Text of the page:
... Then you will be quite happy to know I have broken my very bad habbit of using: cat |grep .. It was just the way the instructor showed
        Message 3 of 5 , Feb 1, 2006
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          >From: merlyn@...
          >Date: 01 Feb 2006 07:36:15 -0800
          >
          >I still rant when someone uses a useless use of cat (described
          >at http://en.wikipedia.org/wiki/Useless_use_of_cat). And the response
          >I get now is "so what, it's clearer to me, and CPU is cheap". Kids.
          >Get off my lawn. And turn that music down.
          >
          >:-)

          Then you will be quite happy to know I have broken my very bad habbit
          of using:

          cat <some filename>|grep <args>..

          It was just the way the instructor showed us (back in '84) and I've
          stuck with it until most recently.. And sorry, though approaching 2
          score and 10, I still like my music up real loud <grin>.. flk k
        • fkleinbu@lazy-kay.com
          ... I ve been told a guru is one who knows 10% more than the person asking the question .. ... [snip] I was recently tasked to re-write a shell script
          Message 4 of 5 , Feb 1, 2006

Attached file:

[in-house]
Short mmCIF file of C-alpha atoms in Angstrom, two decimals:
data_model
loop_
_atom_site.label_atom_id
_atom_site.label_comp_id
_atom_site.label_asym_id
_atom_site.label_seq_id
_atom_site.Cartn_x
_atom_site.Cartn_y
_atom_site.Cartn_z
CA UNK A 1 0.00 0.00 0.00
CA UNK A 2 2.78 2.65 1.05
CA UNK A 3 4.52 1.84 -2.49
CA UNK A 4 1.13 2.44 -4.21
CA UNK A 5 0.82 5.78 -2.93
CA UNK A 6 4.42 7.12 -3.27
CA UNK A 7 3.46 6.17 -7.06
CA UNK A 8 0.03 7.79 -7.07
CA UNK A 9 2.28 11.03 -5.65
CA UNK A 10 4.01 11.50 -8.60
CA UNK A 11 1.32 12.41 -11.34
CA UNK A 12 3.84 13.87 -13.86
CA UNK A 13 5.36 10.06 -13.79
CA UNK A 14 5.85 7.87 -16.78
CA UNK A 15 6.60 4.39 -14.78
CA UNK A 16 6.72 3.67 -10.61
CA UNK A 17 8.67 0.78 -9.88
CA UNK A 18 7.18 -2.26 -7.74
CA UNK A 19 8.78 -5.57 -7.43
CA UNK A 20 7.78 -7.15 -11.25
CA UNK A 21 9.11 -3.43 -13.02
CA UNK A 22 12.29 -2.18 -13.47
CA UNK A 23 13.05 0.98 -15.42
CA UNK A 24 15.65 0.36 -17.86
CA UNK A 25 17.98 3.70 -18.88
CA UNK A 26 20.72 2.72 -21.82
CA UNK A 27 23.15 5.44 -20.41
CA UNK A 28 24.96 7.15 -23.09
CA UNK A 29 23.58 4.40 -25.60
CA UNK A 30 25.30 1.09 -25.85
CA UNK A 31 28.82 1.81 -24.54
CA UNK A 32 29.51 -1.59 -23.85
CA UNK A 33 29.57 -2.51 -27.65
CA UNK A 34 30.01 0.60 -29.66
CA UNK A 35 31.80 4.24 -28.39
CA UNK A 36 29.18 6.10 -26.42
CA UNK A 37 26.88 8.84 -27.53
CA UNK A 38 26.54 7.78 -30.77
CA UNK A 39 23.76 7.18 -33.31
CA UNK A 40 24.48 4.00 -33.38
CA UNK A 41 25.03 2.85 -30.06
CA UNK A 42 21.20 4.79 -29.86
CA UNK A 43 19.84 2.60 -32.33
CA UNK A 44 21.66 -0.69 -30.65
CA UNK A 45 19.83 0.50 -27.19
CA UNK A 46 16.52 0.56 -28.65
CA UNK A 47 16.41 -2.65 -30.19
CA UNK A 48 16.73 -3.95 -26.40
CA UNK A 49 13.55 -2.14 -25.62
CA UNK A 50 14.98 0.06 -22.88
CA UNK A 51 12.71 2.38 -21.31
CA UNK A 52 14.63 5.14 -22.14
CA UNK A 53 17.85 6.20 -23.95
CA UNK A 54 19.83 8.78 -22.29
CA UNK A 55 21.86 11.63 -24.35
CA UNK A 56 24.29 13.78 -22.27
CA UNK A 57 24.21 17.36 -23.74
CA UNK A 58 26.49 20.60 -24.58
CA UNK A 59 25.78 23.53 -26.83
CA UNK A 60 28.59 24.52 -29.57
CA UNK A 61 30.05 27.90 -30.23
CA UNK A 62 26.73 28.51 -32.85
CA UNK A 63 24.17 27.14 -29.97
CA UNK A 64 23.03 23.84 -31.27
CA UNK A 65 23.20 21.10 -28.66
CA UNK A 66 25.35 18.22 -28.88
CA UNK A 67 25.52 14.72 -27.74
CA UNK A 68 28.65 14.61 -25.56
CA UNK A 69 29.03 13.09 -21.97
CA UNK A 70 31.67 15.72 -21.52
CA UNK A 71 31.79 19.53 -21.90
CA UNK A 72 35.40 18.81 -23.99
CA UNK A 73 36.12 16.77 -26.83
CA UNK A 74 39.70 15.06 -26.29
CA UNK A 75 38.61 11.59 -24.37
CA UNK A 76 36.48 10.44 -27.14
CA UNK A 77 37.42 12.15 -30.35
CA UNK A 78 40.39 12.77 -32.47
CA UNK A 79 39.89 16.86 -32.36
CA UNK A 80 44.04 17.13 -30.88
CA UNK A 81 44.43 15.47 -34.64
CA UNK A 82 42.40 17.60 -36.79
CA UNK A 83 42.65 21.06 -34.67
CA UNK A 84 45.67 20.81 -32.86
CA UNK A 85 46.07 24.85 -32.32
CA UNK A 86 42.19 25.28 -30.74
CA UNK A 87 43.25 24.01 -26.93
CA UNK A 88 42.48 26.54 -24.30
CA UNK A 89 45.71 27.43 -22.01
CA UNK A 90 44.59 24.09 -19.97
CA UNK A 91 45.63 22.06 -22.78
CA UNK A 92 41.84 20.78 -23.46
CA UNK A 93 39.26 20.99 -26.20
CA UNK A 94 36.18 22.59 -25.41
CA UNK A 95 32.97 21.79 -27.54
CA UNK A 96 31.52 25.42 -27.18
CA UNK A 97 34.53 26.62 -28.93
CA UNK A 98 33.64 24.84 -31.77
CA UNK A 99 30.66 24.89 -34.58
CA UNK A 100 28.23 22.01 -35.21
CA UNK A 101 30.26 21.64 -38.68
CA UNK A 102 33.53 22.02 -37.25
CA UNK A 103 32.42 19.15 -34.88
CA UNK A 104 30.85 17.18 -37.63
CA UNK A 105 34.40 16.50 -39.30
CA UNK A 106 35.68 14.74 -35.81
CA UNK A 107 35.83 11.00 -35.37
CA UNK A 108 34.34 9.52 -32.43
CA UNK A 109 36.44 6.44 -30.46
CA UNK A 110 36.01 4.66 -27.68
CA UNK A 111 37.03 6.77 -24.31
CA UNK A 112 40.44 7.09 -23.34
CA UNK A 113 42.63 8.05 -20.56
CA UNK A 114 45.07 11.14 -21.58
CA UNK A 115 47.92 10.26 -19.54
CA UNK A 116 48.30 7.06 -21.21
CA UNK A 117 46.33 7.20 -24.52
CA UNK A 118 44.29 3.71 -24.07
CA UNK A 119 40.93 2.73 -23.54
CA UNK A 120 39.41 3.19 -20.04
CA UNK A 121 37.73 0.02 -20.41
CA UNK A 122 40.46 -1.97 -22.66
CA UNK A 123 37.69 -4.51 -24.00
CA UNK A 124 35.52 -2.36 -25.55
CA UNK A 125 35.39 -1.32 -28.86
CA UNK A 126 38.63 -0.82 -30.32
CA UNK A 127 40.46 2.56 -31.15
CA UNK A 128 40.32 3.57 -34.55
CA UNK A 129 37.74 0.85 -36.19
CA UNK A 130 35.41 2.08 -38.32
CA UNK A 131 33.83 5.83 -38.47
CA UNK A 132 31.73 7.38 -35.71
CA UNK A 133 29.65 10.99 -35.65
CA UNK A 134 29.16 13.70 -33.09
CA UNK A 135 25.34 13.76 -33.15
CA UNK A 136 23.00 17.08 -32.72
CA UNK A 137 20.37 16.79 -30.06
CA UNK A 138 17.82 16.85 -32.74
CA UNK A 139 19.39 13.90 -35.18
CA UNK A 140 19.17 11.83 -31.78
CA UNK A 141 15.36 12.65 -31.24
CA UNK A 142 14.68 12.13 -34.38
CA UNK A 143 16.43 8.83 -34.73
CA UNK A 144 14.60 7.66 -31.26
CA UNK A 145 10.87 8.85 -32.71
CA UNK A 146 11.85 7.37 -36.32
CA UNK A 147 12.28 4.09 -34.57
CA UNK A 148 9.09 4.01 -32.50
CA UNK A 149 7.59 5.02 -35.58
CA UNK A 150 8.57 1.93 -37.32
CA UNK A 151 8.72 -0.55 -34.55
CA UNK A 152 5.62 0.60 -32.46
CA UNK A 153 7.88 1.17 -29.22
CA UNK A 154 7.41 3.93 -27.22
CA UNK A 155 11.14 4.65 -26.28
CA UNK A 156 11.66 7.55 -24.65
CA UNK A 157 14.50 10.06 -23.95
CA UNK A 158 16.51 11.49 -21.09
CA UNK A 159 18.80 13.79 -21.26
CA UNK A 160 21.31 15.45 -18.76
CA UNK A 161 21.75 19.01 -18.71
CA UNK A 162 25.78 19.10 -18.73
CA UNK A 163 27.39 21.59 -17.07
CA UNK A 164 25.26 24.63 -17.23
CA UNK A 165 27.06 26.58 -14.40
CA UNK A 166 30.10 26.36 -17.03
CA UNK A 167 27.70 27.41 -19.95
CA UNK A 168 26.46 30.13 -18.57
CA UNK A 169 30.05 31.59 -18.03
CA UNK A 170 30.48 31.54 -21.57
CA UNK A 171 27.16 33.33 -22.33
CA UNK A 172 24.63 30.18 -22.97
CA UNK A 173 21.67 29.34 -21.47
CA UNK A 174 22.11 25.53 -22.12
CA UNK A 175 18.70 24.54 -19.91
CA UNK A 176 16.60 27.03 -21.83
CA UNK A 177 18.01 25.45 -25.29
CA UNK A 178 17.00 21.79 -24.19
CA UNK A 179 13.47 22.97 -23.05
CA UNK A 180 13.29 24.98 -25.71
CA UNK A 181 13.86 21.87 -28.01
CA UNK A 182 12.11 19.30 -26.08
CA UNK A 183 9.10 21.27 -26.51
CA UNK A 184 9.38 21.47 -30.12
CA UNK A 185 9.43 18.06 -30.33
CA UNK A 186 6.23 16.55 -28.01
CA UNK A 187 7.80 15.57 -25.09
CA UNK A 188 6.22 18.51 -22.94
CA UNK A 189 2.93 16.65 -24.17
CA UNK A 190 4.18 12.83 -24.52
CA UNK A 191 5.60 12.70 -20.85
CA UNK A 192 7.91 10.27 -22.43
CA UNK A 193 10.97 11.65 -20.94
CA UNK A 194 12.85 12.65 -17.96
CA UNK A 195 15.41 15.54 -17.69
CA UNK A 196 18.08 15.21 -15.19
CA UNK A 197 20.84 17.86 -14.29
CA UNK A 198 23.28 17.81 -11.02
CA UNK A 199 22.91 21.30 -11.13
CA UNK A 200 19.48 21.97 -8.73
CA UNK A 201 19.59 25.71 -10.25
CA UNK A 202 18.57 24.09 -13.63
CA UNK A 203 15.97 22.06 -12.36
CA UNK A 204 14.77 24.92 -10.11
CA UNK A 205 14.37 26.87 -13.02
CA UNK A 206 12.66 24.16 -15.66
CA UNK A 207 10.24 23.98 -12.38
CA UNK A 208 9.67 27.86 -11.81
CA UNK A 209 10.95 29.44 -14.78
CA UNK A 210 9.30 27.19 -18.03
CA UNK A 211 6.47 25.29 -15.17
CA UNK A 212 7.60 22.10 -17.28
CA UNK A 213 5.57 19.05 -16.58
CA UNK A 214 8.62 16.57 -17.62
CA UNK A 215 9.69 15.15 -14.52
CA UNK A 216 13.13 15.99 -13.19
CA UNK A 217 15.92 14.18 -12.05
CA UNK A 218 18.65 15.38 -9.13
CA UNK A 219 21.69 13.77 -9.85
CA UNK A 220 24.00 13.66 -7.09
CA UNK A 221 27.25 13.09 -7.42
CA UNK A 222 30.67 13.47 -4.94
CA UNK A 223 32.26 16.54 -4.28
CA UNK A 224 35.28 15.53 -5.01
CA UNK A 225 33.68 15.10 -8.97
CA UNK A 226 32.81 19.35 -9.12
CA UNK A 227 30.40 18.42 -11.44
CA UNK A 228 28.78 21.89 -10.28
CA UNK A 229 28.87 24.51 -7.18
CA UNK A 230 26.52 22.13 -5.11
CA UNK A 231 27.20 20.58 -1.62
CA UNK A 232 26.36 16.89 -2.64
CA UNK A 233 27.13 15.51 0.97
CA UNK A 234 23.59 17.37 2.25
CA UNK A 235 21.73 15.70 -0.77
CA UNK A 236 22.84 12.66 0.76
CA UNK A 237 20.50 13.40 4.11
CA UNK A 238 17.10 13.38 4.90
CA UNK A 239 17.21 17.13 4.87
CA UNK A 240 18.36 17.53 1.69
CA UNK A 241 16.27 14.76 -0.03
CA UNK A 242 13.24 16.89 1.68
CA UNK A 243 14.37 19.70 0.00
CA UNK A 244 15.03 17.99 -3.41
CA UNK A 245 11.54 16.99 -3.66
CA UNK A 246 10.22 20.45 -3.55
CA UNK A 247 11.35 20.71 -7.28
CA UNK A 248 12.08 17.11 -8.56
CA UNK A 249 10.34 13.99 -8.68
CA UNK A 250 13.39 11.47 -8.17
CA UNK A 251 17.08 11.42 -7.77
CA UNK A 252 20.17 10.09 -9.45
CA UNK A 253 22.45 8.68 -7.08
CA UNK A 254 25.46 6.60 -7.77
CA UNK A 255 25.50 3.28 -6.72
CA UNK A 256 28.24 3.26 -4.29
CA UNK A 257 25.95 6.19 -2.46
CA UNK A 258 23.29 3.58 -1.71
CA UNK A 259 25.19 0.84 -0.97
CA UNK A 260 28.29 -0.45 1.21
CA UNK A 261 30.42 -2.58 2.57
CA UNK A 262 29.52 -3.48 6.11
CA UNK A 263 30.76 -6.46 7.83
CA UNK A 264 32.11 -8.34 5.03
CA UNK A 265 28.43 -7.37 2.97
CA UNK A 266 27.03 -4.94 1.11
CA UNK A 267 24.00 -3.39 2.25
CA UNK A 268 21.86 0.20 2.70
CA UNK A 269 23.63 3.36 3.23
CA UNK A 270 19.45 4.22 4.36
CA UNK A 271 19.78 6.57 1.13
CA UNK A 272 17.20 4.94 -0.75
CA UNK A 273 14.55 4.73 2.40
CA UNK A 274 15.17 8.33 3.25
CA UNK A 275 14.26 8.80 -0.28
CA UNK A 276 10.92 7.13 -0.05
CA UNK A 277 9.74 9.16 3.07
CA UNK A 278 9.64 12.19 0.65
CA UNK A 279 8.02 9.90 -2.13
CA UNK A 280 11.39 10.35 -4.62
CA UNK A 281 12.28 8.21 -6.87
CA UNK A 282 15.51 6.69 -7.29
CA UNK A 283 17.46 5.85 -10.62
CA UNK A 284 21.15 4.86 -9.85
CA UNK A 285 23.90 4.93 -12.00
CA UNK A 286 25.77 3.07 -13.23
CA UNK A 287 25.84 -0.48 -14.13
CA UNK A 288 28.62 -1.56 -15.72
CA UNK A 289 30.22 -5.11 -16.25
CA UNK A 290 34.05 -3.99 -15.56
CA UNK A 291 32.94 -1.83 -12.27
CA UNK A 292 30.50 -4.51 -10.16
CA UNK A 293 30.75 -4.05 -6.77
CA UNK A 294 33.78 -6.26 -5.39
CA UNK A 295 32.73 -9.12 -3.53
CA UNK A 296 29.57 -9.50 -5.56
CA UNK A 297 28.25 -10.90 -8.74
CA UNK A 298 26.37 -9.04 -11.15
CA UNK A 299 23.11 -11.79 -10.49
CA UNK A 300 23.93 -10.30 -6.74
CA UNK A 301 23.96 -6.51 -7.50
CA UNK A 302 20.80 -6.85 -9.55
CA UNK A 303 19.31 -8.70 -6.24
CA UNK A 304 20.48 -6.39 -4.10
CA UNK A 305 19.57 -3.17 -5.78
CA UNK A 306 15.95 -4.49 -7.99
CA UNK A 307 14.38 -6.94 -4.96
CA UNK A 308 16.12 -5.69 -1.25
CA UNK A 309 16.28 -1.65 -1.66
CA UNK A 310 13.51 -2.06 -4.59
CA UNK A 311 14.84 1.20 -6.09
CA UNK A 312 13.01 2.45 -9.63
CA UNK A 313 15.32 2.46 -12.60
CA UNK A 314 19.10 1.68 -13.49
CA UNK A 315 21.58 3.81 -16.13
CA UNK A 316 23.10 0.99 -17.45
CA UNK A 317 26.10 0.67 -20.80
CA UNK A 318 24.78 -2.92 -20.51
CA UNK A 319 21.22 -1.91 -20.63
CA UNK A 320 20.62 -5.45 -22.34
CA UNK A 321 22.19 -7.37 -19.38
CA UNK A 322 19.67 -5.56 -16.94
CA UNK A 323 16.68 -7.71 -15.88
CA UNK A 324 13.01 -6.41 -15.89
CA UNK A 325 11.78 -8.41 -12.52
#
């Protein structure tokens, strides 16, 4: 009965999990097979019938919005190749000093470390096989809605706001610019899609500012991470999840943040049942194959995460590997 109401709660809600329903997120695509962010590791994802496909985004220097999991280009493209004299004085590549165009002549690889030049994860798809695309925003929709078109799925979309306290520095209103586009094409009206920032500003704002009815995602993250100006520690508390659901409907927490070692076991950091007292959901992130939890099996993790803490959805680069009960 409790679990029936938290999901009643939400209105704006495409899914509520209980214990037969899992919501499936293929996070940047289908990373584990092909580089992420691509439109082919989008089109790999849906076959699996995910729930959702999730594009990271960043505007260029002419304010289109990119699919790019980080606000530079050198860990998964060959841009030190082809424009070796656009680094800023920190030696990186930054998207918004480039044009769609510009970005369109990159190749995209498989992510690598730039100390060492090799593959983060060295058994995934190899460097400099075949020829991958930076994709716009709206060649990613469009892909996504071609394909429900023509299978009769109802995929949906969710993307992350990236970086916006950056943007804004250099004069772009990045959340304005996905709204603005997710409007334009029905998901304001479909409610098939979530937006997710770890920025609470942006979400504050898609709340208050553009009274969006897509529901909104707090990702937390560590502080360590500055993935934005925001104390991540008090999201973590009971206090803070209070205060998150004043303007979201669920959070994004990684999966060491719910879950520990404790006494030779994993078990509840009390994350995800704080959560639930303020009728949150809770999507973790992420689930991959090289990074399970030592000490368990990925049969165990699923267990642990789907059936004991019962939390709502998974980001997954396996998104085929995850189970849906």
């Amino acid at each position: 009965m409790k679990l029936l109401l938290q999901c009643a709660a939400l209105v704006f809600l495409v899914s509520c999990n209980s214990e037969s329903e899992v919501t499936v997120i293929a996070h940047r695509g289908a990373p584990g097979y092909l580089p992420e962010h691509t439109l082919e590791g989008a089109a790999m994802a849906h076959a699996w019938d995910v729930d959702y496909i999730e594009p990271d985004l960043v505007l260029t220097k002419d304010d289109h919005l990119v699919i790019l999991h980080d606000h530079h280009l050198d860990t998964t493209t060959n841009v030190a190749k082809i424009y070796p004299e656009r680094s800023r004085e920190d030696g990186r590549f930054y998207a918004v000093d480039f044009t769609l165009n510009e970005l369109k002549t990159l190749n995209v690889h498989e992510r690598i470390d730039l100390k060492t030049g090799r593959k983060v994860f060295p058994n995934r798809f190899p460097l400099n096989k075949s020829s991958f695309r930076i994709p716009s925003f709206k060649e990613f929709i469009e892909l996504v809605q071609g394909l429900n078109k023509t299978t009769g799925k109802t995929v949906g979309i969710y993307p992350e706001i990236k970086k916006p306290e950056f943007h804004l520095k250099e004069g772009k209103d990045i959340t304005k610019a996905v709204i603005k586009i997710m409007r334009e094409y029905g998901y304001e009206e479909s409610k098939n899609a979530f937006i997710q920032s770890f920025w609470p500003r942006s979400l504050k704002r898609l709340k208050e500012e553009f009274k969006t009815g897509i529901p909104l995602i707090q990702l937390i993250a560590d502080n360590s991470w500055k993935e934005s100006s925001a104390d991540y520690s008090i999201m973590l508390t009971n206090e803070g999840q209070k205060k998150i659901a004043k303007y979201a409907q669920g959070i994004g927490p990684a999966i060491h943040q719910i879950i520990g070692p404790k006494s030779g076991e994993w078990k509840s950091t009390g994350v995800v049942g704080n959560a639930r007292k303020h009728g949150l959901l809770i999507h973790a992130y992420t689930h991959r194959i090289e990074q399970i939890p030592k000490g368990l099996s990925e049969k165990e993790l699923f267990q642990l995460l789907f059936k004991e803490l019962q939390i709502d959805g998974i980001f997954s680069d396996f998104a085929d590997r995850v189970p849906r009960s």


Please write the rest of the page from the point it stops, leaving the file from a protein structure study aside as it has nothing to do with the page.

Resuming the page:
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            >From: Peter Dominey <pdominey@...>
            >Date: Wed, 01 Feb 2006 09:29:09 -0600
            >
            >
            >While not a Perl guru, hence my subscription to this group, I have to
            >concur with your thoughts.
            >
            I've been told a guru is one who knows 10% more than the person asking
            the question <grin>..
            >
            >I too have very strong suspicion that so much of the code today is buggy
            >and error prone because there is no strong desire or requirement to
            >produce clean, efficient, tight code.
            [snip]

            I was recently tasked to re-write a shell script file monitor in perl..
            Reading the shell script, I came to the point in which the code determined
            the file name, and then performed a read of the directory, loading in each
            occurance of the file name into an array, then looping though the array,
            calculating how many file names were returned, and then added some logic
            to
            get the correct file..

            While the code to do this was fairly nice and compact, the way the filename
            was constructed, there could never be more than a single file name returned..

            The whole section could have been done with a "if ( -e <filename> )".. I
            was
            in disbelief..

            flk k